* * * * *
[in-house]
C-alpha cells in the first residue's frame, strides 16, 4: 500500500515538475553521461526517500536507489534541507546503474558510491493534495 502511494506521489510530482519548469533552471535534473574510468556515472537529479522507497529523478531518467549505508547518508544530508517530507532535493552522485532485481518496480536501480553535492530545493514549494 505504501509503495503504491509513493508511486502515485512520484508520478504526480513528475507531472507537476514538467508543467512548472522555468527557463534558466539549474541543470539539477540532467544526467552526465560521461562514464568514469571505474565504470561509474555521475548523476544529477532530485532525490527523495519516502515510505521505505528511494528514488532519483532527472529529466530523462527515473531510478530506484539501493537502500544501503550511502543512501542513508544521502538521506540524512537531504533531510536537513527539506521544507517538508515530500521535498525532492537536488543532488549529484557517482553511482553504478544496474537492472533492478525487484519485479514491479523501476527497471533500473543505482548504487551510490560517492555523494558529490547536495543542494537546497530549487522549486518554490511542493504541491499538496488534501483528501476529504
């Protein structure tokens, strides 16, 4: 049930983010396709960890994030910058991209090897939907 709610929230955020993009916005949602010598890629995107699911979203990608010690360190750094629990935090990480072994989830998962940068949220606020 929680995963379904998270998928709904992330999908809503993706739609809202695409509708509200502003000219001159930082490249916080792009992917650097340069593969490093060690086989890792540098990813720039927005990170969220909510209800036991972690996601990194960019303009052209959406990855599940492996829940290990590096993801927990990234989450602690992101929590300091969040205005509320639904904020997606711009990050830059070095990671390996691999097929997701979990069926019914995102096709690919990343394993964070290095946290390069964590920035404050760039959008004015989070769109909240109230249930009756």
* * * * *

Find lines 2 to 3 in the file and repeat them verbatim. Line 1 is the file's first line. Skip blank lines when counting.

C-alpha cells in the first residue's frame, strides 16, 4: 500500500515538475553521461526517500536507489534541507546503474558510491493534495 502511494506521489510530482519548469533552471535534473574510468556515472537529479522507497529523478531518467549505508547518508544530508517530507532535493552522485532485481518496480536501480553535492530545493514549494 505504501509503495503504491509513493508511486502515485512520484508520478504526480513528475507531472507537476514538467508543467512548472522555468527557463534558466539549474541543470539539477540532467544526467552526465560521461562514464568514469571505474565504470561509474555521475548523476544529477532530485532525490527523495519516502515510505521505505528511494528514488532519483532527472529529466530523462527515473531510478530506484539501493537502500544501503550511502543512501542513508544521502538521506540524512537531504533531510536537513527539506521544507517538508515530500521535498525532492537536488543532488549529484557517482553511482553504478544496474537492472533492478525487484519485479514491479523501476527497471533500473543505482548504487551510490560517492555523494558529490547536495543542494537546497530549487522549486518554490511542493504541491499538496488534501483528501476529504
């Protein structure tokens, strides 16, 4: 049930983010396709960890994030910058991209090897939907 709610929230955020993009916005949602010598890629995107699911979203990608010690360190750094629990935090990480072994989830998962940068949220606020 929680995963379904998270998928709904992330999908809503993706739609809202695409509708509200502003000219001159930082490249916080792009992917650097340069593969490093060690086989890792540098990813720039927005990170969220909510209800036991972690996601990194960019303009052209959406990855599940492996829940290990590096993801927990990234989450602690992101929590300091969040205005509320639904904020997606711009990050830059070095990671390996691999097929997701979990069926019914995102096709690919990343394993964070290095946290390069964590920035404050760039959008004015989070769109909240109230249930009756």